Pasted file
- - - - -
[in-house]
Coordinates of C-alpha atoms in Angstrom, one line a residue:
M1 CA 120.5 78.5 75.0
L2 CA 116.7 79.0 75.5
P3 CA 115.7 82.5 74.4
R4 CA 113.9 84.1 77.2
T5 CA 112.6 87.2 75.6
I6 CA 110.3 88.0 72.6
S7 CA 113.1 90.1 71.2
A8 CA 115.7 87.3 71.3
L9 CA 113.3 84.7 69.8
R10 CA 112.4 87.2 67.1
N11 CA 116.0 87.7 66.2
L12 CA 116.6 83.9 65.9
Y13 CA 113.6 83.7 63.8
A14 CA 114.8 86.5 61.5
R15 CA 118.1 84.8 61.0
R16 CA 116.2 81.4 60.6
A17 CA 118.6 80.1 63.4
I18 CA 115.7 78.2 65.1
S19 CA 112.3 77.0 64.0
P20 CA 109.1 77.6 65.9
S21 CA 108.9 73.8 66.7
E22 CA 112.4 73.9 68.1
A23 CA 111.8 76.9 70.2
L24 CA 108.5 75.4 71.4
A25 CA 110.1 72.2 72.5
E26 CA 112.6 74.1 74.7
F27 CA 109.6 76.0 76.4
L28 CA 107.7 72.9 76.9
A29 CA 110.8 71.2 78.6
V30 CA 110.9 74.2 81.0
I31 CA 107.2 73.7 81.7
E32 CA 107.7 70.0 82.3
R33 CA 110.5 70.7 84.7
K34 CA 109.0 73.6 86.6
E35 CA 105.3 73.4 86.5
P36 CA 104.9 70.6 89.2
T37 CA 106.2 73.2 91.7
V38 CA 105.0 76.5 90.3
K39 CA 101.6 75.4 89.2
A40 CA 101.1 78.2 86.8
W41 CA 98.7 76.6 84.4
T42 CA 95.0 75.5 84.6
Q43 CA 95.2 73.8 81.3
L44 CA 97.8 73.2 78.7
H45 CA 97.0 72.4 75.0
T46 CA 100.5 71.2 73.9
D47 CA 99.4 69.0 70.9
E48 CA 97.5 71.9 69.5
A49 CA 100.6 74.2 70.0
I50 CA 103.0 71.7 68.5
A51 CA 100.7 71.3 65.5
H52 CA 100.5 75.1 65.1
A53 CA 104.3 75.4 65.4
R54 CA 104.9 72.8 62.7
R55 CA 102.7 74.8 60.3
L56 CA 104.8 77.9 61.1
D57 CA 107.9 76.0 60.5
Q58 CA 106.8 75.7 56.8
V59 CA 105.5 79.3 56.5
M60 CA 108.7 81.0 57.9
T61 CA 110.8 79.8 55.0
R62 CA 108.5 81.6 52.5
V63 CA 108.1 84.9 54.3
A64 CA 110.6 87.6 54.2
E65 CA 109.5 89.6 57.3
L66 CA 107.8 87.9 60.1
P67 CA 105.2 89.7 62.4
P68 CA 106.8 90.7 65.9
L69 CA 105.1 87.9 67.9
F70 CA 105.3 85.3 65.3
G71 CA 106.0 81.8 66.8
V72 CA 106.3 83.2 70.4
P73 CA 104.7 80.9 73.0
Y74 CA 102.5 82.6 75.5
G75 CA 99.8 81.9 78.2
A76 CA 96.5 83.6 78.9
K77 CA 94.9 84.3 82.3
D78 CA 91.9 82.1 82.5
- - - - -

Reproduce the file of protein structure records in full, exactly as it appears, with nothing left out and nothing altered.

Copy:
[in-house]
Coordinates of C-alpha atoms in Angstrom, one line a residue:
M1 CA 120.5 78.5 75.0
L2 CA 116.7 79.0 75.5
P3 CA 115.7 82.5 74.4
R4 CA 113.9 84.1 77.2
T5 CA 112.6 87.2 75.6
I6 CA 110.3 88.0 72.6
S7 CA 113.1 90.1 71.2
A8 CA 115.7 87.3 71.3
L9 CA 113.3 84.7 69.8
R10 CA 112.4 87.2 67.1
N11 CA 116.0 87.7 66.2
L12 CA 116.6 83.9 65.9
Y13 CA 113.6 83.7 63.8
A14 CA 114.8 86.5 61.5
R15 CA 118.1 84.8 61.0
R16 CA 116.2 81.4 60.6
A17 CA 118.6 80.1 63.4
I18 CA 115.7 78.2 65.1
S19 CA 112.3 77.0 64.0
P20 CA 109.1 77.6 65.9
S21 CA 108.9 73.8 66.7
E22 CA 112.4 73.9 68.1
A23 CA 111.8 76.9 70.2
L24 CA 108.5 75.4 71.4
A25 CA 110.1 72.2 72.5
E26 CA 112.6 74.1 74.7
F27 CA 109.6 76.0 76.4
L28 CA 107.7 72.9 76.9
A29 CA 110.8 71.2 78.6
V30 CA 110.9 74.2 81.0
I31 CA 107.2 73.7 81.7
E32 CA 107.7 70.0 82.3
R33 CA 110.5 70.7 84.7
K34 CA 109.0 73.6 86.6
E35 CA 105.3 73.4 86.5
P36 CA 104.9 70.6 89.2
T37 CA 106.2 73.2 91.7
V38 CA 105.0 76.5 90.3
K39 CA 101.6 75.4 89.2
A40 CA 101.1 78.2 86.8
W41 CA 98.7 76.6 84.4
T42 CA 95.0 75.5 84.6
Q43 CA 95.2 73.8 81.3
L44 CA 97.8 73.2 78.7
H45 CA 97.0 72.4 75.0
T46 CA 100.5 71.2 73.9
D47 CA 99.4 69.0 70.9
E48 CA 97.5 71.9 69.5
A49 CA 100.6 74.2 70.0
I50 CA 103.0 71.7 68.5
A51 CA 100.7 71.3 65.5
H52 CA 100.5 75.1 65.1
A53 CA 104.3 75.4 65.4
R54 CA 104.9 72.8 62.7
R55 CA 102.7 74.8 60.3
L56 CA 104.8 77.9 61.1
D57 CA 107.9 76.0 60.5
Q58 CA 106.8 75.7 56.8
V59 CA 105.5 79.3 56.5
M60 CA 108.7 81.0 57.9
T61 CA 110.8 79.8 55.0
R62 CA 108.5 81.6 52.5
V63 CA 108.1 84.9 54.3
A64 CA 110.6 87.6 54.2
E65 CA 109.5 89.6 57.3
L66 CA 107.8 87.9 60.1
P67 CA 105.2 89.7 62.4
P68 CA 106.8 90.7 65.9
L69 CA 105.1 87.9 67.9
F70 CA 105.3 85.3 65.3
G71 CA 106.0 81.8 66.8
V72 CA 106.3 83.2 70.4
P73 CA 104.7 80.9 73.0
Y74 CA 102.5 82.6 75.5
G75 CA 99.8 81.9 78.2
A76 CA 96.5 83.6 78.9
K77 CA 94.9 84.3 82.3
D78 CA 91.9 82.1 82.5